In this instance, because the combined fitted/flat sheet and the pillowcases are classifiable under the same subheading, it can not be classifiable as a "set" in accordance with GRI 3. This determination is in accordance with Headquarters Ruling Letter 082043, dated April 5, 1989, when Customs determined that a fitted sheet, a flat sheet, and two pillowcases which were packaged and sold together at the retail level were classified separately because the only difference in the subheading classification was at the ten digit level.


Country of origin determinations for textile products are subject to Section 12.130, Customs Regulations (19 CFR 12.130). Section 12.130 provides that a textile product that is processed in more than one country or territory shall be a product of that country or territory where it last underwent a substantial transformation. A textile product will be considered to have undergone a substantial transformation if it has been transformed by means of substantial manufacturing or processing operations into a new and different article of commerce.

Section 12.130(d), Customs Regulations, sets forth criteria for determining whether a substantial transformation of a textile product has taken place. This regulation states these criteria are not exhaustive; one or any combination of criteria may be determinative, and additional factors may be considered.

Section 12.130(d)(1), Customs Regulations, states that a new and different article of commerce will usually result from a manufacturing or processing operation if there is a change in:

(i) Commercial designation or identity

(ii) Fundamental character or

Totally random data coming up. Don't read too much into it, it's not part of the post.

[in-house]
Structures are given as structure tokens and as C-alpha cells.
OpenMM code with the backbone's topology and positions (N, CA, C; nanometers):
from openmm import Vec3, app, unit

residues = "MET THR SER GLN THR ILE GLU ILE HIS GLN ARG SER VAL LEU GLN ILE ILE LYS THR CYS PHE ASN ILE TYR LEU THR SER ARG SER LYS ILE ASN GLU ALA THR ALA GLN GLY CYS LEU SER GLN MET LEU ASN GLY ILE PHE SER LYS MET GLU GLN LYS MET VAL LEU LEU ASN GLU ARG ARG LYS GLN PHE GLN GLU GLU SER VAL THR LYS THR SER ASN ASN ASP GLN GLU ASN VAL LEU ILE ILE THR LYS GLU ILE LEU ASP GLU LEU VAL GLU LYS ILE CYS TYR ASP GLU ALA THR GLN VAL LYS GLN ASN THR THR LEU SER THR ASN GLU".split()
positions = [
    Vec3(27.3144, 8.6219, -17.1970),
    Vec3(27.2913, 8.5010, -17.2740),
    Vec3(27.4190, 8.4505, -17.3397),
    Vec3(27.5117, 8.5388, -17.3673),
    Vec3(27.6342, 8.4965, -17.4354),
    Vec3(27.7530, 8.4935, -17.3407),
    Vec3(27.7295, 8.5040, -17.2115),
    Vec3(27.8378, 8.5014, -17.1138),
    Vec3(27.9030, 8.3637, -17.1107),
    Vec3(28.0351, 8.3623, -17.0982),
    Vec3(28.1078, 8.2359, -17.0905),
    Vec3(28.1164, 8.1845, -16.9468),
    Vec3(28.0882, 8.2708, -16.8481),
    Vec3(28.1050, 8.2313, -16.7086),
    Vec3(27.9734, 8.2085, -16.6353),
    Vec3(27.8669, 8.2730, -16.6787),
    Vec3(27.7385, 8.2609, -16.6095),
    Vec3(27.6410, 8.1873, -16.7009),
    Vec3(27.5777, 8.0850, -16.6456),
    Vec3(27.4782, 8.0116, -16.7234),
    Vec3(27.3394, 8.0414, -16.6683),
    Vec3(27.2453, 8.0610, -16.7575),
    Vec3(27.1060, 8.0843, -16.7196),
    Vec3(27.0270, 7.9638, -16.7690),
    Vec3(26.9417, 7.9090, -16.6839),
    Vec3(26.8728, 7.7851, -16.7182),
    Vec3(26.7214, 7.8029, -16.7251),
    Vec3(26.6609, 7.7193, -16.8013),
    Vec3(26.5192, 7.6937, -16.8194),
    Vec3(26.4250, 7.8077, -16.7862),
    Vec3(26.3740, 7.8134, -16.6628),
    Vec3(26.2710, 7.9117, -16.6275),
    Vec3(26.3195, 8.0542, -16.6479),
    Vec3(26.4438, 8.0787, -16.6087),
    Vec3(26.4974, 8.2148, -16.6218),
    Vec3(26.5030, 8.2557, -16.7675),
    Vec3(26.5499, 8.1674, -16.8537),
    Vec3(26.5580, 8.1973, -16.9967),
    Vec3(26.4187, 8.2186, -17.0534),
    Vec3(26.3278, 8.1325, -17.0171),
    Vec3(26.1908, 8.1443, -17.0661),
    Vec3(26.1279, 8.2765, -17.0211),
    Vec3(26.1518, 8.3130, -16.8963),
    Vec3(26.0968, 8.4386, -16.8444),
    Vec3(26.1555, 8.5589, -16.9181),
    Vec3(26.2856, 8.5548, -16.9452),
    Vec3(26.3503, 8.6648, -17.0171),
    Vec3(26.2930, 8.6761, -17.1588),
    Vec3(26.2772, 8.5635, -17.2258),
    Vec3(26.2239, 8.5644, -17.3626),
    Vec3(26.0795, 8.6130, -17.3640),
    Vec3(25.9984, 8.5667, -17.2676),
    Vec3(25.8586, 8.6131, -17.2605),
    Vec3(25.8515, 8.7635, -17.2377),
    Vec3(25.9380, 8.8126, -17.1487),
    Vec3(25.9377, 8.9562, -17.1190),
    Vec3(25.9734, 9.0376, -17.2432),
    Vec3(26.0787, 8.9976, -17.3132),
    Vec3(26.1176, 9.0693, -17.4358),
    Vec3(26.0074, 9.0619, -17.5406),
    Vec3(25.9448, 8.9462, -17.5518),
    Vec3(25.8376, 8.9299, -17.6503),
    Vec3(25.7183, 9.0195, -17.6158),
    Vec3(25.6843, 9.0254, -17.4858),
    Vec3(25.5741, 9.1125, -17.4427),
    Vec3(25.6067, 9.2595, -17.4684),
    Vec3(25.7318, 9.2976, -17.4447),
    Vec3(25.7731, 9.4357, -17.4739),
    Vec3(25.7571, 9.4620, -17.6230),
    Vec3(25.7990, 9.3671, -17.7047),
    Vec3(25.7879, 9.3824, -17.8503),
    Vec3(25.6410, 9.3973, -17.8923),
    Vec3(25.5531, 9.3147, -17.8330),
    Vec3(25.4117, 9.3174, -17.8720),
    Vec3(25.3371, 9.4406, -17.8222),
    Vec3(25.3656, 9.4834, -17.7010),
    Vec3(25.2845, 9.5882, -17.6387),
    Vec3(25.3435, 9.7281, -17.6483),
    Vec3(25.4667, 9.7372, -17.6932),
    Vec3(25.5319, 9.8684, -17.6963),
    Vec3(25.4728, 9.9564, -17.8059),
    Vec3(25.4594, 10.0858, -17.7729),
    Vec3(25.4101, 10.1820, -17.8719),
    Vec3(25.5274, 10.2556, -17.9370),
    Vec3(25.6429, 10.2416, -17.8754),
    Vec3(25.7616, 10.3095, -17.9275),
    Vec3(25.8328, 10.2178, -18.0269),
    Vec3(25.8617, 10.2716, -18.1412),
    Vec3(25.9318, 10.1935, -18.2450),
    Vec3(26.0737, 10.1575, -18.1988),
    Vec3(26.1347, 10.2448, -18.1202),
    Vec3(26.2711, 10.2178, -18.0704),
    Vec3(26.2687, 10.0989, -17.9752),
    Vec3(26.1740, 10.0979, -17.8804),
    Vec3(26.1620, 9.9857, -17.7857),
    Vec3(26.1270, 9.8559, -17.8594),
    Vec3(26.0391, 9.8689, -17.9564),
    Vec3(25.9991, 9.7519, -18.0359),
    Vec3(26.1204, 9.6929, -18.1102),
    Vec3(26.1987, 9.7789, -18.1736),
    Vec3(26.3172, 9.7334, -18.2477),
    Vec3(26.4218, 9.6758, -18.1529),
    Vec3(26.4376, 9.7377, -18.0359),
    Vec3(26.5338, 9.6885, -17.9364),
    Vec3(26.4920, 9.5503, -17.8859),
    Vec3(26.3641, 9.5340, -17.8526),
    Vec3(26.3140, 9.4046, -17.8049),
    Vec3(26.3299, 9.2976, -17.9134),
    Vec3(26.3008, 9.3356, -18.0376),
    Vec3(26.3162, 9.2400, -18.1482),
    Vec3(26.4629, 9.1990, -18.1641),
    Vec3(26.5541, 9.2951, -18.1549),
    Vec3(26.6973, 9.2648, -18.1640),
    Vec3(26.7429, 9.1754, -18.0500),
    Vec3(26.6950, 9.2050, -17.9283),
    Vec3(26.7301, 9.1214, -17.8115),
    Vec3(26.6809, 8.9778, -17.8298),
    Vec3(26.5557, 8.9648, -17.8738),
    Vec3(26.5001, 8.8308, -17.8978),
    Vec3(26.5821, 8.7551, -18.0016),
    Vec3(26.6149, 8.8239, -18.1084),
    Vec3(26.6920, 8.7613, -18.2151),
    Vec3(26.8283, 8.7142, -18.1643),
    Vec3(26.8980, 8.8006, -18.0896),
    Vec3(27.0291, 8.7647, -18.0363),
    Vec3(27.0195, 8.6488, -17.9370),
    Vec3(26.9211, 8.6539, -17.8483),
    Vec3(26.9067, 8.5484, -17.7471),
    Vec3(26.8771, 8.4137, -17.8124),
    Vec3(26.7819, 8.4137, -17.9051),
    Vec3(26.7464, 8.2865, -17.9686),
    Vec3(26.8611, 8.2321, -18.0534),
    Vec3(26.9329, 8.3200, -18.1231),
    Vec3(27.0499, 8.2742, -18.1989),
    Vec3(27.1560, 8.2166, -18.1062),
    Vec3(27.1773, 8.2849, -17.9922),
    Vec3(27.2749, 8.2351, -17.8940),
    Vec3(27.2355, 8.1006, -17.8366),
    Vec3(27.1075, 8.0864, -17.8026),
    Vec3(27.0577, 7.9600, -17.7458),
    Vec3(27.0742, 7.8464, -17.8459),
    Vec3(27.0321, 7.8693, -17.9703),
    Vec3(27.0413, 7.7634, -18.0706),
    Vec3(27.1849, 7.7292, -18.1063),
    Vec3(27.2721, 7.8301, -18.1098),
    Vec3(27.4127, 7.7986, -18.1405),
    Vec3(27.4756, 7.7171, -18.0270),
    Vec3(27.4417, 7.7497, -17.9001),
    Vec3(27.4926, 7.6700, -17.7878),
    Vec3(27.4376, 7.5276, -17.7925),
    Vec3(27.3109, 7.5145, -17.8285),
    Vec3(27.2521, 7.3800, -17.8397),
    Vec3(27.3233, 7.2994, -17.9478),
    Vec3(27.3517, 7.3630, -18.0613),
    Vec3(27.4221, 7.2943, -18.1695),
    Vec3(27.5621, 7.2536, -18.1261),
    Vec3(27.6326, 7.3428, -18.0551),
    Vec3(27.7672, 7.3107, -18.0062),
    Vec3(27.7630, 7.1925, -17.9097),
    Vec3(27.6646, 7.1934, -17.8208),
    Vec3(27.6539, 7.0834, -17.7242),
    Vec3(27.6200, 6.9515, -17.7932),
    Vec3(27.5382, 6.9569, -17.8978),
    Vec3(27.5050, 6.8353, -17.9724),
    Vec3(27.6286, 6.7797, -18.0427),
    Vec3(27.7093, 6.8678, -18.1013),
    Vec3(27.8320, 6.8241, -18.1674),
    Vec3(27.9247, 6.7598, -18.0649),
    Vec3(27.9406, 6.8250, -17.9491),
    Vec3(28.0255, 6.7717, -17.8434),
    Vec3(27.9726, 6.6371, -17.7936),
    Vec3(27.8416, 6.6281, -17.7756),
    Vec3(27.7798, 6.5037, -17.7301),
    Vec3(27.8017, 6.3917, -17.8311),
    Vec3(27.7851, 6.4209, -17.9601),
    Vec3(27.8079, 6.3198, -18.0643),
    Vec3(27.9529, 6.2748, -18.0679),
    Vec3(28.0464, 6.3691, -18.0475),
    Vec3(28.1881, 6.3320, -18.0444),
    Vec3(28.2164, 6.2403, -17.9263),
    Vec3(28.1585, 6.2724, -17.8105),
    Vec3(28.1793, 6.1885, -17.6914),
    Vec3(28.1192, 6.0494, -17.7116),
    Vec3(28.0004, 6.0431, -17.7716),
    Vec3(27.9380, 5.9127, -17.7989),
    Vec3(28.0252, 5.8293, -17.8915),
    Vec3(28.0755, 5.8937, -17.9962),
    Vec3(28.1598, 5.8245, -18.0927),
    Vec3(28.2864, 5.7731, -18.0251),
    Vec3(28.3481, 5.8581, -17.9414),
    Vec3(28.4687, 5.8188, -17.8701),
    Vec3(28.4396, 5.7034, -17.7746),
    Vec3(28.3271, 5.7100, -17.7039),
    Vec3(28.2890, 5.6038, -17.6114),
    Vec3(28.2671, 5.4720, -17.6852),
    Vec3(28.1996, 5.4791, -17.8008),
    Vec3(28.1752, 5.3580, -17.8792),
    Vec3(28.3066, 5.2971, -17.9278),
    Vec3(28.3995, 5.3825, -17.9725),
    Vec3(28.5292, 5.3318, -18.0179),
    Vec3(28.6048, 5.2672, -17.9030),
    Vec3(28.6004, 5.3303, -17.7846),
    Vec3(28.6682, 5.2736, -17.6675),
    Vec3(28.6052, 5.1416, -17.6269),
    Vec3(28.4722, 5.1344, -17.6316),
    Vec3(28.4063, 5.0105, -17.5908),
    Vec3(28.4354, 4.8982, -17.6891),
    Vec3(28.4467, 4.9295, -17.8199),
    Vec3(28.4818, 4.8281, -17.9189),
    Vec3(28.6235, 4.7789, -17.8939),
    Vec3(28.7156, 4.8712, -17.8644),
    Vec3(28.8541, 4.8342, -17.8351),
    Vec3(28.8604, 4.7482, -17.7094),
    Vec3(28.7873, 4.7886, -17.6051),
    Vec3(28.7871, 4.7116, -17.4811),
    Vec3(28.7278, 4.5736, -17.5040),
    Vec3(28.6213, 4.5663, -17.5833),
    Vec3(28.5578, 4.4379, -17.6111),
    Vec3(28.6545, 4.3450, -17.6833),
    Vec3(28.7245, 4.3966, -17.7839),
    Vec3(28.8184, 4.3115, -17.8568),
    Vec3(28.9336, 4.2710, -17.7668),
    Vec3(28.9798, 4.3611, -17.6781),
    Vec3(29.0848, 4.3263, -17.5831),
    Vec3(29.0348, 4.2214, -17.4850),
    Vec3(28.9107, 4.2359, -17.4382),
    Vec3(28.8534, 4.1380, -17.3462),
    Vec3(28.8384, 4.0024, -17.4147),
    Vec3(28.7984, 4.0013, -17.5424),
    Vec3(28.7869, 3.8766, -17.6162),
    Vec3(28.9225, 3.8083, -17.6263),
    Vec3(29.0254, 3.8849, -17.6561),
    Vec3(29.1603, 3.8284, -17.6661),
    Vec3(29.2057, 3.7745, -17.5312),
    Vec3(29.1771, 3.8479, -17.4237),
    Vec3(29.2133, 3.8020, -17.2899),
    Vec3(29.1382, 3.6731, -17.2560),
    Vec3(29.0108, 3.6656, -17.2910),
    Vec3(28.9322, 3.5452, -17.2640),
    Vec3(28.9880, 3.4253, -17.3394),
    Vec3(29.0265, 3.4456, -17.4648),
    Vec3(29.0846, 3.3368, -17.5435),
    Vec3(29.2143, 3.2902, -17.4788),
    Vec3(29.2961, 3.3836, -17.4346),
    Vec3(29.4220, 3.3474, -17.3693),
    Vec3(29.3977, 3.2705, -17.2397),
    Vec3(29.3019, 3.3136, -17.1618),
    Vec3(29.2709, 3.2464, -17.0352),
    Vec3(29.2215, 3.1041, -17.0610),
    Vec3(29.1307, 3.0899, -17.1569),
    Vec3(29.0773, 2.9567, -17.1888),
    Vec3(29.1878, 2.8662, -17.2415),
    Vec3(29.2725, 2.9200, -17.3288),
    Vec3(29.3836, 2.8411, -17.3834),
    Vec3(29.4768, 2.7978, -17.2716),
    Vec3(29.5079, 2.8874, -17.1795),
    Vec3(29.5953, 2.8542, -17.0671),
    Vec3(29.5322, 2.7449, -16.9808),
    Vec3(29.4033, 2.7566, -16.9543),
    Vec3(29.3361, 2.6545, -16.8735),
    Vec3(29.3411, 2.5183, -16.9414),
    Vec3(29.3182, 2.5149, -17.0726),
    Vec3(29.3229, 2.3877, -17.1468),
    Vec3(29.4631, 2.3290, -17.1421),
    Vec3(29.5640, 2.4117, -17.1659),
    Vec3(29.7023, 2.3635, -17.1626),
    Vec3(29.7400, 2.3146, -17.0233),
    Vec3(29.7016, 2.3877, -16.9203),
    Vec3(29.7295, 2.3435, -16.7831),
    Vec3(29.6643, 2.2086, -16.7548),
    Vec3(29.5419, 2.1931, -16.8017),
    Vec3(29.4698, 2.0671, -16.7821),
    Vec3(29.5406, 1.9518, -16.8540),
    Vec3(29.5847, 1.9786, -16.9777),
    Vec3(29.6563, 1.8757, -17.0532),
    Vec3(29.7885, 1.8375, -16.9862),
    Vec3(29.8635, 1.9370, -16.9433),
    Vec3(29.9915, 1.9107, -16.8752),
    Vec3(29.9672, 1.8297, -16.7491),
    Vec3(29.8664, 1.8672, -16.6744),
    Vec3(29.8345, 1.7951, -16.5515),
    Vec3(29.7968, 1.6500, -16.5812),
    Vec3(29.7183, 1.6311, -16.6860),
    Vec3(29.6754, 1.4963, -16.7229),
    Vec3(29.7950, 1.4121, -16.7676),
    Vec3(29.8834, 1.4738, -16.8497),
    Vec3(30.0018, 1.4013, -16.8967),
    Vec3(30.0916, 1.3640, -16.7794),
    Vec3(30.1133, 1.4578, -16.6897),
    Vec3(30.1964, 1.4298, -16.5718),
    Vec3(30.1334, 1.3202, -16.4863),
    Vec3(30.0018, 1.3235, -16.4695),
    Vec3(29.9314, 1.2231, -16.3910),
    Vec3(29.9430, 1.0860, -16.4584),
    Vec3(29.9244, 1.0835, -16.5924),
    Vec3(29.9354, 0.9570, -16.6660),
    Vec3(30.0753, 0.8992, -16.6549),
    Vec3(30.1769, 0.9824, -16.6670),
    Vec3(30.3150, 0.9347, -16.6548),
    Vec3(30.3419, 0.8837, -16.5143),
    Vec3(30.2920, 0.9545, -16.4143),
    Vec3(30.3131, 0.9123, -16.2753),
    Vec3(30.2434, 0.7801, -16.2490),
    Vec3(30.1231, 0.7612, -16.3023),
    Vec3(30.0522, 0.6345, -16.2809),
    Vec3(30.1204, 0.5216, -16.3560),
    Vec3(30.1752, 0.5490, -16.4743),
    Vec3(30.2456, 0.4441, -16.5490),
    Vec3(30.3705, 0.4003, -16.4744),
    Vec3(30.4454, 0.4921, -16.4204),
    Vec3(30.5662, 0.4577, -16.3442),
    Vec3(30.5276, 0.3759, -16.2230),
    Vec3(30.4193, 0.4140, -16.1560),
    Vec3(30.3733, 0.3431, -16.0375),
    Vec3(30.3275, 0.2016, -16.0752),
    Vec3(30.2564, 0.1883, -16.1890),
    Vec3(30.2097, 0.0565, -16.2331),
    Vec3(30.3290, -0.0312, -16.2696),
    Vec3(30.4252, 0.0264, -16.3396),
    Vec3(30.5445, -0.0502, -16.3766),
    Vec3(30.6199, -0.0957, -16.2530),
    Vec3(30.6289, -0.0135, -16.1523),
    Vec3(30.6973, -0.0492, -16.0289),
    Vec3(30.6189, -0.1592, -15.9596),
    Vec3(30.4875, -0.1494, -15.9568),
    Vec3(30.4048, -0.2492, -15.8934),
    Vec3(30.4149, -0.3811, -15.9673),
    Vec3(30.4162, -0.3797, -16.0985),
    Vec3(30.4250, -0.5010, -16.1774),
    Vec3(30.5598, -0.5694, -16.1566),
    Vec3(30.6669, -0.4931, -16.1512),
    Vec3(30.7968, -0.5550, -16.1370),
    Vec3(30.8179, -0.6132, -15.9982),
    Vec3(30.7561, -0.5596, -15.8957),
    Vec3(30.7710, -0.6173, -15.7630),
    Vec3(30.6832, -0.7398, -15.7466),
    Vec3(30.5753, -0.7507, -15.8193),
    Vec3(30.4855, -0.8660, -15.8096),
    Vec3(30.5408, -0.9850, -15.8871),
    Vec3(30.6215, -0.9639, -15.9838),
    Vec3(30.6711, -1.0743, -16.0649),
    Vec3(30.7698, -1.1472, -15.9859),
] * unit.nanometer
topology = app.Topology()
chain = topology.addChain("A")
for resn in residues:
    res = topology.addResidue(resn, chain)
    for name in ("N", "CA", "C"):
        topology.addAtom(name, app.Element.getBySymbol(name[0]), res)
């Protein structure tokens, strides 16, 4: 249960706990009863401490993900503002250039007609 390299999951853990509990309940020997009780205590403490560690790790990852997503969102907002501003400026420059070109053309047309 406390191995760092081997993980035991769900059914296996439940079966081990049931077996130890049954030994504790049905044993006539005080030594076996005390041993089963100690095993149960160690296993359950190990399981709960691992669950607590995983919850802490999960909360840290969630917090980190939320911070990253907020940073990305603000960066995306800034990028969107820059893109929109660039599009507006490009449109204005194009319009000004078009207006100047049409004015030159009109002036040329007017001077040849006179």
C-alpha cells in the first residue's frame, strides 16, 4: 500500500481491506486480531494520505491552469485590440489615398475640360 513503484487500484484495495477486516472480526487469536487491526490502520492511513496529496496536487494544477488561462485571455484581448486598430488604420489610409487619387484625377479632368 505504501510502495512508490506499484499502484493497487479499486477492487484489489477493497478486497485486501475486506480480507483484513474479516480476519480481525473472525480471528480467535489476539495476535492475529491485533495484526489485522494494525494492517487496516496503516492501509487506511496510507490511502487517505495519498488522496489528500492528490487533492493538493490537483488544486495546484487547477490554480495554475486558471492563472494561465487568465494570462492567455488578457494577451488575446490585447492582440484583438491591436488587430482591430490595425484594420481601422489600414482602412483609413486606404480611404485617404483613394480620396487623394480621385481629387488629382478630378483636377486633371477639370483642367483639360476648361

(iii) Commercial use

Section 12.130(d)(2), Customs Regulations, states that for determining whether merchandise has been subjected to substantial manufacturing or processing operations, the following will be considered:

(i) The physical change in the material or article

(ii) The time involved in the manufacturing or processing operations

(iii) The complexity of the manufacturing or processing operations

(iv) The level or degree of skill and/or technology required

(v) The value added to the article or material

Section 12.130(e)(1)(iv), Customs Regulations, states that a textile article will usually be a product of a particular country if the cutting of the fabric into parts and the assembly of those parts into the completed article has occurred in that country. However, 12.130(e)(2)(ii) states that a material will usually not be considered to be a product of a particular foreign country by virtue of merely having undergone cutting to length or width and hemming or overlocking fabrics which are readily identifiable as being intended for a particular commercial use.